Organizers of the event included Holly O’Halloran, Shauna LeBlanc, Practice Manager Andrea Harding, and Dr. Joel Woolfson. Dr. David McGrath, owner of the Weston Veterinary Clinic, was the major sponsor of the event.
This year’s Road Captains included Bruce Leung, CVT, of VESCONE, Mike Robinson, DVM, from the Medway Animal Hospital, Wendy Emerson, DVM, from the Putnam Veterinary Clinic in Topsfield, Joel Woolfson, DVM, DACVS, and Allen Sisson, DVM, DACVIM, from The Angell Animal Medical Center. The motorcycles were escorted by Drs. David Knapp, Suzy Starr and Allen Sisson in their 4-wheel hot rods.
Once again, the staff of the Weston Veterinary Clinic “went the distance” to help animals in need.
|Debarking: The Unkindest Cut|
|Dog Lovers Divided On Debarking Bill. Join The Conversation: Conversation Nation|
BOSTON (WBZ) – What do you think about dog debarking?
Should be veterinarians be allowed to debark dogs?
It was up for debate Tuesday on Beacon Hill.
A bill has been filed to ban devocalization of dogs in Massachusetts unless it’s a medical necessity.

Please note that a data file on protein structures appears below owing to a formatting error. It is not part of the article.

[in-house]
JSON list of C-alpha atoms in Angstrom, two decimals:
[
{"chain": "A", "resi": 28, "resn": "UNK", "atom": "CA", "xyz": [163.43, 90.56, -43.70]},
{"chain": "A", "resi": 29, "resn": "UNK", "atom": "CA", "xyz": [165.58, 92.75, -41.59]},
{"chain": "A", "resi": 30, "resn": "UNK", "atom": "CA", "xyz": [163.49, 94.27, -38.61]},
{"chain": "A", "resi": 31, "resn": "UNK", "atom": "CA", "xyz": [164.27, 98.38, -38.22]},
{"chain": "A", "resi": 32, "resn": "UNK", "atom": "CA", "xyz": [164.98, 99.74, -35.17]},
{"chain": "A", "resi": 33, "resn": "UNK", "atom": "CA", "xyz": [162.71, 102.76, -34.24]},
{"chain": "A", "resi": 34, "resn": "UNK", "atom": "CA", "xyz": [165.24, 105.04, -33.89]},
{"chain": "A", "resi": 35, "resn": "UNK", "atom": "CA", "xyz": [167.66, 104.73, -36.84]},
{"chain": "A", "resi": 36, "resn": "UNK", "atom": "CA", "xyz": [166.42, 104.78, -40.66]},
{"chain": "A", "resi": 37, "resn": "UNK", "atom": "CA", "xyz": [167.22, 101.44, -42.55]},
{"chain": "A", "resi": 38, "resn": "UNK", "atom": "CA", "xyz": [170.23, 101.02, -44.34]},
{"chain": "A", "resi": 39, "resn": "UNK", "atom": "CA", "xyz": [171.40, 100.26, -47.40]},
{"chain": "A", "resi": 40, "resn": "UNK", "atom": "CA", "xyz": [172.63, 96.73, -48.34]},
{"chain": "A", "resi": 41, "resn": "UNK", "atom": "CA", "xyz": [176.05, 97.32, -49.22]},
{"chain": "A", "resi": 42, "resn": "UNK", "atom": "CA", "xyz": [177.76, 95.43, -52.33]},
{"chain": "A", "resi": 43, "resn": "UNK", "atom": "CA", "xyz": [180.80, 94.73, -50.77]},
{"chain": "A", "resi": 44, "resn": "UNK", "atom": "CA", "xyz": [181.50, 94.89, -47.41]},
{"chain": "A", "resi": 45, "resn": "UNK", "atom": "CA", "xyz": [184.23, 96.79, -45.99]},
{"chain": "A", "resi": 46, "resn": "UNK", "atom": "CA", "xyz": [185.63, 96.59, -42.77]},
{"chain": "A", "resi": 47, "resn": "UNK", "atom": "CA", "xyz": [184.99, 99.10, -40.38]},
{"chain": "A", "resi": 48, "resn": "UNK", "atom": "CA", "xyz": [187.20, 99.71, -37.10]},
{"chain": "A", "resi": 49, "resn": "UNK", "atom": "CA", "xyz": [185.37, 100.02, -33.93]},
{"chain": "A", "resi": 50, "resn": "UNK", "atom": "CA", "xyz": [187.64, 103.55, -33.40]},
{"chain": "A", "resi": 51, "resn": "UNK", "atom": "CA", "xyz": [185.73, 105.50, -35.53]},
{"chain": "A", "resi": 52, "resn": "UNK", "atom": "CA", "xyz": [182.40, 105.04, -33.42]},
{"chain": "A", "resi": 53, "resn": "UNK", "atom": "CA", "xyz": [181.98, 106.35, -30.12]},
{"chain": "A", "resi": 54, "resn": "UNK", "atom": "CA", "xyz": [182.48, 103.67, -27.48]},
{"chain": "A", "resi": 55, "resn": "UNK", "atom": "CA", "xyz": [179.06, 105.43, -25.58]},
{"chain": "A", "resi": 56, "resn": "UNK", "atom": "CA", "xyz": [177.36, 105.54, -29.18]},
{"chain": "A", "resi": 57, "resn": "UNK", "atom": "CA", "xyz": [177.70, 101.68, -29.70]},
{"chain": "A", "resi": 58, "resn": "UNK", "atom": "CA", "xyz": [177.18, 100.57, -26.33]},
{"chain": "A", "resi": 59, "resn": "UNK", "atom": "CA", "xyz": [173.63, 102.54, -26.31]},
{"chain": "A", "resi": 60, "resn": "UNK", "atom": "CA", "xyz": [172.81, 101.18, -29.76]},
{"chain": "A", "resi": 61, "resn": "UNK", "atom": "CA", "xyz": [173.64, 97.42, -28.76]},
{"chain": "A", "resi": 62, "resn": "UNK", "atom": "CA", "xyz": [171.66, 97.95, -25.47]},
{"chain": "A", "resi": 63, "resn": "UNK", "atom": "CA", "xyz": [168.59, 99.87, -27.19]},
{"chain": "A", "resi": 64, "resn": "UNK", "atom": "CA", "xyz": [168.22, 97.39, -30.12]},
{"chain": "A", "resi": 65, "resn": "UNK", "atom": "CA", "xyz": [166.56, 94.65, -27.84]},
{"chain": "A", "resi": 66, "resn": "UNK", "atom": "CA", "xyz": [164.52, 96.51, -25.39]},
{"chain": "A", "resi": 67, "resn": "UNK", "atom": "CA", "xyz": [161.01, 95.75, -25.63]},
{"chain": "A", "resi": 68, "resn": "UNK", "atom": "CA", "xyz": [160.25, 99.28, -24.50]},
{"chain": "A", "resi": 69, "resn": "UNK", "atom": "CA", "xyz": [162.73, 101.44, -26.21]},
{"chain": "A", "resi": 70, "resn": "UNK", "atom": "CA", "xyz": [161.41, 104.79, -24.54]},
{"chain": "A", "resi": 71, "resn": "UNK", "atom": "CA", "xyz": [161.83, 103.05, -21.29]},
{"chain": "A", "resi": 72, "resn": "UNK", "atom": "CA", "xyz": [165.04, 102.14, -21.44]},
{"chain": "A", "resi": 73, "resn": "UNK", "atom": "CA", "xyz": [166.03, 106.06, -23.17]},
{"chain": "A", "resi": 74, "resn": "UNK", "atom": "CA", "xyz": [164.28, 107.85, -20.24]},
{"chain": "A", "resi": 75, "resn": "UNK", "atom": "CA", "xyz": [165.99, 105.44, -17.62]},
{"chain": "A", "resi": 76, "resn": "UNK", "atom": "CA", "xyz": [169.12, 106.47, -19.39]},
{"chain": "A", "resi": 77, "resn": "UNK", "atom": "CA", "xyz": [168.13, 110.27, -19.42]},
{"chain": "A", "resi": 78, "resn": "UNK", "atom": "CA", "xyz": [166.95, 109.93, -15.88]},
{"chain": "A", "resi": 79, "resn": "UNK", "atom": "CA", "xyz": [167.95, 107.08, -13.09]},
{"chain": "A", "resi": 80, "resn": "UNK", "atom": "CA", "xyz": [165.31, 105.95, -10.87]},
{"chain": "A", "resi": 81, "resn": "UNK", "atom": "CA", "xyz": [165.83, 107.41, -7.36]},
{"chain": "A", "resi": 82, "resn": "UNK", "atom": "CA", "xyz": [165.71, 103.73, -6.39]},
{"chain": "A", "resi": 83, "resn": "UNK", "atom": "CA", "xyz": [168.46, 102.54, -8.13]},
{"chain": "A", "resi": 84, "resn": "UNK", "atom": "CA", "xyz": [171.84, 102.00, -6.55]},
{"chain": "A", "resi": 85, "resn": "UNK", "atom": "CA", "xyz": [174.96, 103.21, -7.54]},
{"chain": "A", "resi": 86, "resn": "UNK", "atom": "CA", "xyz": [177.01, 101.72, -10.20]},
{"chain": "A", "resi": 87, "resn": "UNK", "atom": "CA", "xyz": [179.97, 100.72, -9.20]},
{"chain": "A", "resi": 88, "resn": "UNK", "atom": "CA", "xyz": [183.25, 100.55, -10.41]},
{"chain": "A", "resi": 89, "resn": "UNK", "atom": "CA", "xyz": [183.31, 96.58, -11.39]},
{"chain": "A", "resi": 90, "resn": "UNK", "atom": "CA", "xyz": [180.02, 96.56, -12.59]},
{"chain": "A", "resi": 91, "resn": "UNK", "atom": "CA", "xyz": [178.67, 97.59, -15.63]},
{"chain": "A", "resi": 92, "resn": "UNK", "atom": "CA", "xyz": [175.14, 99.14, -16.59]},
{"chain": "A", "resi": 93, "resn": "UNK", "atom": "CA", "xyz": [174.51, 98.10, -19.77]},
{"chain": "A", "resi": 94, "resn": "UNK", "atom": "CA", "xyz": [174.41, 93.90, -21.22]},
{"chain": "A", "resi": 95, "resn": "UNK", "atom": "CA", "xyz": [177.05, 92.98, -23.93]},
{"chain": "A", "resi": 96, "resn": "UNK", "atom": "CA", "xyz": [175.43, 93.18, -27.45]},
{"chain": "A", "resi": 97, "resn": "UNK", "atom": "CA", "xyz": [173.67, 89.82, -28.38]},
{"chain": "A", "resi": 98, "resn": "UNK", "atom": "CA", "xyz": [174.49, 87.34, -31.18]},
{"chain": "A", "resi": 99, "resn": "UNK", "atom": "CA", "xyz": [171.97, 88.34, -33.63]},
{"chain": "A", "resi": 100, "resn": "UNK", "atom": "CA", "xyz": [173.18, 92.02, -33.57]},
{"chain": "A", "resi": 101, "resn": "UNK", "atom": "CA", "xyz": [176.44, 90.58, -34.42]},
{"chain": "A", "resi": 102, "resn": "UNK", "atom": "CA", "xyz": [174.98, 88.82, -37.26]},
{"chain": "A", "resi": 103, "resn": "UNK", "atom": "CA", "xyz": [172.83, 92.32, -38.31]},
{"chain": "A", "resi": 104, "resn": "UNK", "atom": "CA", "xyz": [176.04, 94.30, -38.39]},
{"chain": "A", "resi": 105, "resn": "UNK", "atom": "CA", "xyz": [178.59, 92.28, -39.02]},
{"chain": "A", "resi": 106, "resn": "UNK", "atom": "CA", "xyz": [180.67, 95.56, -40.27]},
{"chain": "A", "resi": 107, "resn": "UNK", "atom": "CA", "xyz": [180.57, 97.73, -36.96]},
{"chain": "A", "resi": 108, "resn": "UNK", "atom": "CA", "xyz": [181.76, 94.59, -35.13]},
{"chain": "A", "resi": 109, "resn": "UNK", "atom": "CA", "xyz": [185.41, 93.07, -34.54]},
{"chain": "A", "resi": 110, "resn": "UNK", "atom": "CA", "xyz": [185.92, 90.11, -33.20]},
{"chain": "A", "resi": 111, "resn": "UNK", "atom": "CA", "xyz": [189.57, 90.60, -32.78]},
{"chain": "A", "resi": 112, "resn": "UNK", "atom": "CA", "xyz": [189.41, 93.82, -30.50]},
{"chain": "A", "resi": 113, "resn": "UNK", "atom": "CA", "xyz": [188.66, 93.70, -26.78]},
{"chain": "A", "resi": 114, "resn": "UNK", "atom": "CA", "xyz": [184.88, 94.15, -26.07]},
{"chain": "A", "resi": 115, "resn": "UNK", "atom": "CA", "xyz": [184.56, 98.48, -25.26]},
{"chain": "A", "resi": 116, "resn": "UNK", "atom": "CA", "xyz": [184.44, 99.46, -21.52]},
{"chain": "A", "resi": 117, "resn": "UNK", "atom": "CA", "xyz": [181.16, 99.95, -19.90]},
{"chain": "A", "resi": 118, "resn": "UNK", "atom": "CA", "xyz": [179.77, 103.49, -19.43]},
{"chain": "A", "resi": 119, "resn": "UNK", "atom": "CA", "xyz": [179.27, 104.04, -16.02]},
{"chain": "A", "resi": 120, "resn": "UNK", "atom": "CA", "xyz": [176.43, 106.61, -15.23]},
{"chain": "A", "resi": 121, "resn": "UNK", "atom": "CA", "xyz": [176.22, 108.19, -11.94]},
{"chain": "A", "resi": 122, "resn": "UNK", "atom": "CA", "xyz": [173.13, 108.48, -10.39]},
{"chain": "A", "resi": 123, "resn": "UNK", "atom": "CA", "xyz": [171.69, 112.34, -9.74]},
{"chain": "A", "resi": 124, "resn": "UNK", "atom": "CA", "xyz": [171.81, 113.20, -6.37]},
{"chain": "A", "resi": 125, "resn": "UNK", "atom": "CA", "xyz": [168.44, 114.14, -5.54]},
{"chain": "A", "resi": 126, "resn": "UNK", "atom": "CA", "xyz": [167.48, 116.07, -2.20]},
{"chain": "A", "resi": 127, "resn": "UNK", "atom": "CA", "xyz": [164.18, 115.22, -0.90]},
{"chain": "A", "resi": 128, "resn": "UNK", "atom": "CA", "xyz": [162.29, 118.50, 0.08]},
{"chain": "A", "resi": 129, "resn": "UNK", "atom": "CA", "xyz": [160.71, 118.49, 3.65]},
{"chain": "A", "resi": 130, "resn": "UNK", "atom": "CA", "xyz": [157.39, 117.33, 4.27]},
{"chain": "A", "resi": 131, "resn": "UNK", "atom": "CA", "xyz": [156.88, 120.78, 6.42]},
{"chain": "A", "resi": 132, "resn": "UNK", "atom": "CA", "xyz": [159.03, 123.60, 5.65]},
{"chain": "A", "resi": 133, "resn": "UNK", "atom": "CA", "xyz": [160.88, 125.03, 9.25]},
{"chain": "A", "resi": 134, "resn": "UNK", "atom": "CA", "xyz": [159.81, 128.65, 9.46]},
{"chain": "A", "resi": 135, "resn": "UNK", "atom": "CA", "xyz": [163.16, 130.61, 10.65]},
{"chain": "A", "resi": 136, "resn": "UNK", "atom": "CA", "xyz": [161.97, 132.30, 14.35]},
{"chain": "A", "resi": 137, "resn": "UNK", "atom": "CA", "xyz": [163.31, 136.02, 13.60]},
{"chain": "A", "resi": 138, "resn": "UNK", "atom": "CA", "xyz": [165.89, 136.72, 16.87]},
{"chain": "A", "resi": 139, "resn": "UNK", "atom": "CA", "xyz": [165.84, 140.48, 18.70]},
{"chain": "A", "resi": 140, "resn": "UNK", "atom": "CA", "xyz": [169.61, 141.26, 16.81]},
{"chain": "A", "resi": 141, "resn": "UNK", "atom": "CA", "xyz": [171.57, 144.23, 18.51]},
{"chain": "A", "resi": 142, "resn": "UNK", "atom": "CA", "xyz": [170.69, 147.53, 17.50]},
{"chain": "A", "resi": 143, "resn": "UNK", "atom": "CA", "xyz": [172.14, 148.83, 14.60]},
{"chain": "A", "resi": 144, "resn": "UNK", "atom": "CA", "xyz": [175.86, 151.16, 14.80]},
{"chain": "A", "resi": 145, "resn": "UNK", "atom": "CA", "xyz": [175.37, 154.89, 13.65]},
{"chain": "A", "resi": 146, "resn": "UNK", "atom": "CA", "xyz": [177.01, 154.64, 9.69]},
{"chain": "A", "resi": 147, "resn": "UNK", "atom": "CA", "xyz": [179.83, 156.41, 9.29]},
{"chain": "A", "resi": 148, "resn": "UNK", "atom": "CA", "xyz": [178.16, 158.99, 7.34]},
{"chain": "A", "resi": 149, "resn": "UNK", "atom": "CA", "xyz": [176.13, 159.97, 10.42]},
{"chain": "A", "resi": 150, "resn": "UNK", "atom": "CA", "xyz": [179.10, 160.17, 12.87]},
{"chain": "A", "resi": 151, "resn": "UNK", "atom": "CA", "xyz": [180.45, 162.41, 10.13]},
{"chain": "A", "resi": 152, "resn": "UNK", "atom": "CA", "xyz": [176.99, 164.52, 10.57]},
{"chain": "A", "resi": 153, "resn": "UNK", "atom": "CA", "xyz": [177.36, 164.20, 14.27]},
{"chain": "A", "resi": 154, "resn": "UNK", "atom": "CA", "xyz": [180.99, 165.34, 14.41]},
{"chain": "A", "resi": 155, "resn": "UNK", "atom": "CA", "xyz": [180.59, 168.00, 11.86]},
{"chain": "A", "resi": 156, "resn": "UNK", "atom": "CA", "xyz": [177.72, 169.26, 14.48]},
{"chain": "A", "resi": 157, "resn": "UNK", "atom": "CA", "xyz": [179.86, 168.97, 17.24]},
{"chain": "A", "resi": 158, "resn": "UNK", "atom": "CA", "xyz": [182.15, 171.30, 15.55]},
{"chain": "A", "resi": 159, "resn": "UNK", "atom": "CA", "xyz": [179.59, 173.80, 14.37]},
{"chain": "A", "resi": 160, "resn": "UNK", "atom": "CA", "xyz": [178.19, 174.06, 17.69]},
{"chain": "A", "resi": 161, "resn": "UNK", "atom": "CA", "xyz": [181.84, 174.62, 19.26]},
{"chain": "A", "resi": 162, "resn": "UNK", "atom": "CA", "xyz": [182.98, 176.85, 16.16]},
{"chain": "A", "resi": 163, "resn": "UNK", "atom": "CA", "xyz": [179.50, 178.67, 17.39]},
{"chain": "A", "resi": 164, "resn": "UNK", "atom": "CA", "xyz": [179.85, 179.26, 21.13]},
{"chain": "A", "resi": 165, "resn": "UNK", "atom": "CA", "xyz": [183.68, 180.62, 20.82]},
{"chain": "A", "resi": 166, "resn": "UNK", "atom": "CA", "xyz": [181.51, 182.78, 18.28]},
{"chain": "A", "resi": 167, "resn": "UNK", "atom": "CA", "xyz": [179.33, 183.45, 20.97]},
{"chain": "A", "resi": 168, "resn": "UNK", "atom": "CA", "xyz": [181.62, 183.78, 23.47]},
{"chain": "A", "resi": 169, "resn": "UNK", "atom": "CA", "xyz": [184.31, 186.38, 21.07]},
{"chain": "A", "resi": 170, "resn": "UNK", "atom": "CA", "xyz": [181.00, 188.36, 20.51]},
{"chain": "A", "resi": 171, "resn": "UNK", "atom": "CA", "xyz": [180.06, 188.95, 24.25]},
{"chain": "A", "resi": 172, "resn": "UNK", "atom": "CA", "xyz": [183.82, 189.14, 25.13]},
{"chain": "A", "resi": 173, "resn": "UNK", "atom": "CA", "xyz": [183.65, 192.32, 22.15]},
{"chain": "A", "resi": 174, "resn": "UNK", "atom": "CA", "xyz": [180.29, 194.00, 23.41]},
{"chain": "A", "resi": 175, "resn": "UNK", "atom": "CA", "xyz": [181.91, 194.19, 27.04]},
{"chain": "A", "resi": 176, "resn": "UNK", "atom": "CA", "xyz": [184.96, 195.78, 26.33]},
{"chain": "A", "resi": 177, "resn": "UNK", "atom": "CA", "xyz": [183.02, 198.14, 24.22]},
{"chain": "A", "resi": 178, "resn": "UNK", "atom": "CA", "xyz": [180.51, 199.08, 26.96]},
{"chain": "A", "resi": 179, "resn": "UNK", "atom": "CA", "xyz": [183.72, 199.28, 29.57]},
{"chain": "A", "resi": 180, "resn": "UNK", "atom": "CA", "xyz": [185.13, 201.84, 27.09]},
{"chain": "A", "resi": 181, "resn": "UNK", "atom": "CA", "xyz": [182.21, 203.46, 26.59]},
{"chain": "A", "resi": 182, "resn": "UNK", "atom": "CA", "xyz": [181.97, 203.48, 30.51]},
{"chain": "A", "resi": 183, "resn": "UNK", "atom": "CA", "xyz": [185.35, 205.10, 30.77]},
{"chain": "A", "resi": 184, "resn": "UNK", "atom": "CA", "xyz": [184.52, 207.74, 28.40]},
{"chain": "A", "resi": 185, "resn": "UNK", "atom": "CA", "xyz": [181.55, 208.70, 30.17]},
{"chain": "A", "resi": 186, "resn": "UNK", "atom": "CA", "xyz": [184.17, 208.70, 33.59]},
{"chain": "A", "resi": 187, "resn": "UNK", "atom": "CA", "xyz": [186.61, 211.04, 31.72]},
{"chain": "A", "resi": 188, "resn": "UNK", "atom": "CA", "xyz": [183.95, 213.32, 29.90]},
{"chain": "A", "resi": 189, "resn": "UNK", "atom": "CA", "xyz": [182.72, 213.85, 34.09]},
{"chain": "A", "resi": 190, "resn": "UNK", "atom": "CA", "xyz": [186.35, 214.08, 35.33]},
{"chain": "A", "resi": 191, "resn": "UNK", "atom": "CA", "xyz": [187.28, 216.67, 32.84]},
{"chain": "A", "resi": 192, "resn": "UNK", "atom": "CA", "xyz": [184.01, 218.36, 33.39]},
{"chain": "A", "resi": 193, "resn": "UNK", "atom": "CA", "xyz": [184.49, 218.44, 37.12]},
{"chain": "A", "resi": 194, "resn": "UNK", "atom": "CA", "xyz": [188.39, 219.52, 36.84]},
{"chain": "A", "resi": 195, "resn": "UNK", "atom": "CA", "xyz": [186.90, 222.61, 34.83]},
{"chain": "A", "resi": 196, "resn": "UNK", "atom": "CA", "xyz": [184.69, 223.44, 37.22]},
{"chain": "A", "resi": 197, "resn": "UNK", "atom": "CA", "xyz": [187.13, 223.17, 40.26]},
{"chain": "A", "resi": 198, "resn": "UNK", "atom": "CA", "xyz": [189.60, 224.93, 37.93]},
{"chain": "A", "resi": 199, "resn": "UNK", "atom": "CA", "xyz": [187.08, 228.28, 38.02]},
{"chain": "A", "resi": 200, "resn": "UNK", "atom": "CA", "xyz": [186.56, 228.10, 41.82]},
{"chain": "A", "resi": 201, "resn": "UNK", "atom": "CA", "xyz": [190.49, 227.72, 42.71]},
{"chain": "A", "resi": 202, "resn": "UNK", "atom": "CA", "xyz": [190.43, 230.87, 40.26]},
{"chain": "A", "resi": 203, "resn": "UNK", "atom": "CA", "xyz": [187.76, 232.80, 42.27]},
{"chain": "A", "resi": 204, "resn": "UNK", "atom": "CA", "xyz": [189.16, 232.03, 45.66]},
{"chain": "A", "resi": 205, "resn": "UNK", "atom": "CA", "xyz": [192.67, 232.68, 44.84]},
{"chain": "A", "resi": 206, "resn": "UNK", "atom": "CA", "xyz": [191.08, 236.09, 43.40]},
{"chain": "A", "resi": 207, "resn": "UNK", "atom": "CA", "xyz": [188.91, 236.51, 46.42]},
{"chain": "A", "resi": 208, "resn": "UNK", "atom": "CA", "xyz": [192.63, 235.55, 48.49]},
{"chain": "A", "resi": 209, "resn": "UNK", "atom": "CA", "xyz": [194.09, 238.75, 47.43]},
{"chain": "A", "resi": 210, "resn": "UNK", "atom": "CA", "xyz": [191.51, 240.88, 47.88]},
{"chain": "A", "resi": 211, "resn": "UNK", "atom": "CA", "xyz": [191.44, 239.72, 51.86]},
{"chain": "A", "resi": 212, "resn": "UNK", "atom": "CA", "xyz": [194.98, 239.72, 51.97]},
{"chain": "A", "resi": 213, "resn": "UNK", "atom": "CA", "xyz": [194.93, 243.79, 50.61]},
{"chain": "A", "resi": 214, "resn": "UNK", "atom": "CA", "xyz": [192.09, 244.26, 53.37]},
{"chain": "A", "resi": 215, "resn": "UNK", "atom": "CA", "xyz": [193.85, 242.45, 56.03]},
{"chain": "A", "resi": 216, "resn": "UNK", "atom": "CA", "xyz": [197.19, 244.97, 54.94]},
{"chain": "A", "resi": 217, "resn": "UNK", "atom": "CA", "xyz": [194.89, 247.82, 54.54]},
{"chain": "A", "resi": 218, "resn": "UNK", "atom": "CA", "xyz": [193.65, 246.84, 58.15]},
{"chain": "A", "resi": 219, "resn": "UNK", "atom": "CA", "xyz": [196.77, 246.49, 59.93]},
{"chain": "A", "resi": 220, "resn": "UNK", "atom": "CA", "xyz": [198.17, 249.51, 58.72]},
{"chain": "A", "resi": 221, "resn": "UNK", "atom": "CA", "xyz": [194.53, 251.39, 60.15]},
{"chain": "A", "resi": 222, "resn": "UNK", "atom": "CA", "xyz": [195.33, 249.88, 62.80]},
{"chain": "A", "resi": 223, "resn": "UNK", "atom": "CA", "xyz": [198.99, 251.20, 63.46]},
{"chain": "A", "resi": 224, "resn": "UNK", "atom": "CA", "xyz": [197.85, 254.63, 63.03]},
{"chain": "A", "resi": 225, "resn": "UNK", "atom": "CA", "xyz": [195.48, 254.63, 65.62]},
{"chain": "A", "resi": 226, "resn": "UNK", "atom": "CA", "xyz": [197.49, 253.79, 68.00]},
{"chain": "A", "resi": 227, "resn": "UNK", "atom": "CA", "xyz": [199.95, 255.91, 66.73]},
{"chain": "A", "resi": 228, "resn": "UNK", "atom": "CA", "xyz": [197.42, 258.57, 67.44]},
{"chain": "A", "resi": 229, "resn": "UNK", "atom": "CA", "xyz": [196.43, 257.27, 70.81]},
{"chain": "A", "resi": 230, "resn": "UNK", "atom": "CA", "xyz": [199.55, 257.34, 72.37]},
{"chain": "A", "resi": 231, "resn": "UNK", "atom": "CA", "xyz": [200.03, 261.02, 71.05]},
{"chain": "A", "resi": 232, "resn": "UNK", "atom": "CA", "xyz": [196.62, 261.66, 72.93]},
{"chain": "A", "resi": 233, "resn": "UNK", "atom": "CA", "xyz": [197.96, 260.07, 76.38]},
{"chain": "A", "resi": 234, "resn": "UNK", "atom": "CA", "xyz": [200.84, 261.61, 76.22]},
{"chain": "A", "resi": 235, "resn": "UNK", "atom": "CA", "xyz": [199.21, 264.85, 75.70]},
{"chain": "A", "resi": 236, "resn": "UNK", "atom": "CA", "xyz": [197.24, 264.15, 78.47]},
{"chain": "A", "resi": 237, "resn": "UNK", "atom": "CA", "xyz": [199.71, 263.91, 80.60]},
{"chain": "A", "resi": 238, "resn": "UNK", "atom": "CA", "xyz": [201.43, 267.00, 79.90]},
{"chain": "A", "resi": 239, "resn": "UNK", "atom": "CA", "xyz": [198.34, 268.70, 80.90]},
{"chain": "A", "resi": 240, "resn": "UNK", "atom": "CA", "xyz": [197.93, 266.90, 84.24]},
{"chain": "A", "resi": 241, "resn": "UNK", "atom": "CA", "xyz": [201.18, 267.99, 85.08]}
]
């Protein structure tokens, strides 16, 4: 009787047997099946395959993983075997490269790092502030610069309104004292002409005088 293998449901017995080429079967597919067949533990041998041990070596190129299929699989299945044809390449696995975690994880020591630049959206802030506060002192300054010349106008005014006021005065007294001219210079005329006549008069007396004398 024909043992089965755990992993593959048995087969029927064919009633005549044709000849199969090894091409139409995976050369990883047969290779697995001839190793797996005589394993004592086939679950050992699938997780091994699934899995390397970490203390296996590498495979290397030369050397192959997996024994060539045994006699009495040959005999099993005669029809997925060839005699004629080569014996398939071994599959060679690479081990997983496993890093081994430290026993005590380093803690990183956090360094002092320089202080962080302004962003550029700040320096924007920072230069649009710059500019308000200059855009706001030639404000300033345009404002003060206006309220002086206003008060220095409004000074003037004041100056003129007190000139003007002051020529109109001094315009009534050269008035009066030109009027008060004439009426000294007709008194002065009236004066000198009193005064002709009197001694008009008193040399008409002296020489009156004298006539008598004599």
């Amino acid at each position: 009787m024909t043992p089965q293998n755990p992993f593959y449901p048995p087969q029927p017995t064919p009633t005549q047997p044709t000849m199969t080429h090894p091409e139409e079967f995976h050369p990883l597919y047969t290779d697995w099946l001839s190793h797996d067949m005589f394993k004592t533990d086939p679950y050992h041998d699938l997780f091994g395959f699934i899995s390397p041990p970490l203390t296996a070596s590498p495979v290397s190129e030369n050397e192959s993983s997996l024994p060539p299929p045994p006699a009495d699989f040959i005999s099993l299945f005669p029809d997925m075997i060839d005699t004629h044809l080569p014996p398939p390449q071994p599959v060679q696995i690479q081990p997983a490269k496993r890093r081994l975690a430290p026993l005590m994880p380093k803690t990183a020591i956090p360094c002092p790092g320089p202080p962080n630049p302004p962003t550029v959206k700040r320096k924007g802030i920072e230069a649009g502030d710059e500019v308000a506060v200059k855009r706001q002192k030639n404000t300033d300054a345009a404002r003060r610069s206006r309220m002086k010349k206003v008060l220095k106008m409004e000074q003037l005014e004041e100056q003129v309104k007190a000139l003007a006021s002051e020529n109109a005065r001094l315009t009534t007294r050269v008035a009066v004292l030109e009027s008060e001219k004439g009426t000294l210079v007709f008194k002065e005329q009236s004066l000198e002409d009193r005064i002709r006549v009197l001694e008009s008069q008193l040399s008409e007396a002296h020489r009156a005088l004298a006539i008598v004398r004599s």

Debarking is a procedure which snips or removes a dog’s vocal chords to make the bark softer.
Read: Dog Debarking Concerns
There are animal lovers on both sides of the debate.
Those against debarking say it’s cruel and can lead to complications for the dog.
Those who support it claim it can sometimes save a dog’s life.
Debarking can lead to serious medical problems for the dogs.
Some have trouble swallowing and the potential growth of scar tissue after the surgery can cause respiratory distress.
Those who support debarking say there are cases in which dogs are beaten or killed by neighbors or strangers because of their bark. They claim the procedure is a last resort to keep the pets safe.
The Massachusetts Veterinary Medical Association says it deplores devocalizing for convenience.
But it does not support a ban on the procedure altogether because they say it should be available to prevent a pet from losing its life or home.
What do you think?
Join the conversation in our Conversation Nation blog.
More information on the bill and devocalization:
- Debarking A Sensitive Issue
- Commentary: Bill Against Barking Is Misguided
- Looking To Ban Devocalization